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Architectural Design Article

1 Mar 2018

What comes after architecture? Ideal interior design!

Architecture and interior design go hand in hand, like fish and chips, London and jellied eels, and (until recently) Ant and Dec.

That’s right, budding architects. You’ll forever have to live with the knowledge that, no matter how much work you put into the exterior and structural integrity of the building you’ve made, most people will forever be far more impressed by the throw cushions you’ve scattered across your settees.

In many ways, this is because the feats achieved by architects are difficult for the average person to wrap their head around. Unlike a nicely designed cushion, architects utilise mathematics, a vast knowledge of building materials, an eye for practical design, and the ability to communicate their ideas to a large crew of builders.

It’s undeniably impressive. But once that building is complete, interior design decisions will have to be made, especially if you’re operating a bustling office. Here are just a few.


If you’re running a business, then a welcome mat is a must. And not only because of the number of feet that’ll be traipsing in and out of your premises.

A welcome mat, if designed effectively, can be the beating heart of your business, encapsulating its personality and brand values with one striking image.

Just imagine – your brand colours, logo and ethos in one sturdy, industrial strength piece of fabric. You’ll be living the dream.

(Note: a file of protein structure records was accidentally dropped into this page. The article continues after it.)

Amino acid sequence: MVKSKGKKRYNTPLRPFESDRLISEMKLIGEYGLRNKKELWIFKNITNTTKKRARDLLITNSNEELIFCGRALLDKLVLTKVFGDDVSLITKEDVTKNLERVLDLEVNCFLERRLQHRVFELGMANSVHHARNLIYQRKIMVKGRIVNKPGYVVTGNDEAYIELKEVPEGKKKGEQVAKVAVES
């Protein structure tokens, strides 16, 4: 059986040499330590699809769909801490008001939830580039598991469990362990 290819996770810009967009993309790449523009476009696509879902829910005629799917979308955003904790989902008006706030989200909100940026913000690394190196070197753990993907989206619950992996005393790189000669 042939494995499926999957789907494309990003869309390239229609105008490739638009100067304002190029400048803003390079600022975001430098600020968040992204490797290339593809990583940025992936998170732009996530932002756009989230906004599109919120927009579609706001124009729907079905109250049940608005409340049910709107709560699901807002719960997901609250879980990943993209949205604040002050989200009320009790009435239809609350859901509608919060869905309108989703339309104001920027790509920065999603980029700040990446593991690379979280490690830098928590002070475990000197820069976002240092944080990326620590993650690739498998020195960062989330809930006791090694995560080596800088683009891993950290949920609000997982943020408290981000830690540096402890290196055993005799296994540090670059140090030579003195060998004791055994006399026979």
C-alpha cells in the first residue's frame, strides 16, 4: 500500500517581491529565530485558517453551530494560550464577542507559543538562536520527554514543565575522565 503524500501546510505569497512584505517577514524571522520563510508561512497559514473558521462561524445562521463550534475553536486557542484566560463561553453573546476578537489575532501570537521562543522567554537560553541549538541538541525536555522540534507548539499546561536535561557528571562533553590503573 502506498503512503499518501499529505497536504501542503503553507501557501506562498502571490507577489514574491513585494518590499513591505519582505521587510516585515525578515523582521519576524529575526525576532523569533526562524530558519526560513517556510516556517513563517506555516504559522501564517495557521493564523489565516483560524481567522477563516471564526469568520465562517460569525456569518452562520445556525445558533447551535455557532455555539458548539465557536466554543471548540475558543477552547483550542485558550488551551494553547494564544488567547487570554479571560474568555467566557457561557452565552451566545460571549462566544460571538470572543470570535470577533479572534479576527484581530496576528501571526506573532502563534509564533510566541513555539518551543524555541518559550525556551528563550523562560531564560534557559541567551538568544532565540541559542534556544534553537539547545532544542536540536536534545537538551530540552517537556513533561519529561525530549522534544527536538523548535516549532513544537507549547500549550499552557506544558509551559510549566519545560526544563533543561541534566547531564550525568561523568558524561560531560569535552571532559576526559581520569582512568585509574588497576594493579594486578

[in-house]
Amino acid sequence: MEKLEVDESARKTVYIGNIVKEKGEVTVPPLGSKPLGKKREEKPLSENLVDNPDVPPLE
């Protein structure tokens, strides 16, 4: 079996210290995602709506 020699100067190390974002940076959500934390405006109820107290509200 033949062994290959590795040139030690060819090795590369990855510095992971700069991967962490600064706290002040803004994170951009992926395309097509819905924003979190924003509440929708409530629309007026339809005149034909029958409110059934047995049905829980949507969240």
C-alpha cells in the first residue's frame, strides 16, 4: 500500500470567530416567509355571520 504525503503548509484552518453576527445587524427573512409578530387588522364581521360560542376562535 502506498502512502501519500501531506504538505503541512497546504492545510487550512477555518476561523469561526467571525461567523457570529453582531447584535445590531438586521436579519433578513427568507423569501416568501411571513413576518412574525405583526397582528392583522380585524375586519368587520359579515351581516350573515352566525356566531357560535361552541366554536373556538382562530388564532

There are plenty of mat providers on the market, but Kleen-Tex are our personal favourites, offering designs which would look great when placed outside some snazzy corporate sliding doors.

Corporate Art

There’s a big difference between the art you’ll find in a gallery and the daubing you’ll see in a corporate environment. Corporate art plays it safe for a reason, but the best of its kind pushes boundaries while still satisfying aesthetic homogeneity.

If you have an eagle eye for design, you’ll be able to track down artwork that looks the part but can still please culture vultures everywhere.

Companies like Ambius have been valuable providers of corporate art for many years, and are well worth a look.


Finding the perfect desk for your office is a challenge every designer faces, but figuring out how to place them can make or break a member of staff’s morale.

Open plan or closed-in cubicles? The sheer number of articles dedicated to this seemingly question shows that there is no easy answer here, so the decision is up to you, but the ideal answer might be the Eudaimonia Machine — based on the Aristotelian philosophy of ‘doing and living well’, it contains a series of spaces designed for focused and collaborative work, as well as socialising.

In many ways, your choices should reflect the layout of the building and complement the structure laid out by the architect which has come before you.

That’s our list! What interior design decisions float your boat? Let us know in the comments below!

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Design: Architect: Andy Ramus – AR Design Studio
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photograph : Martin Gardner,

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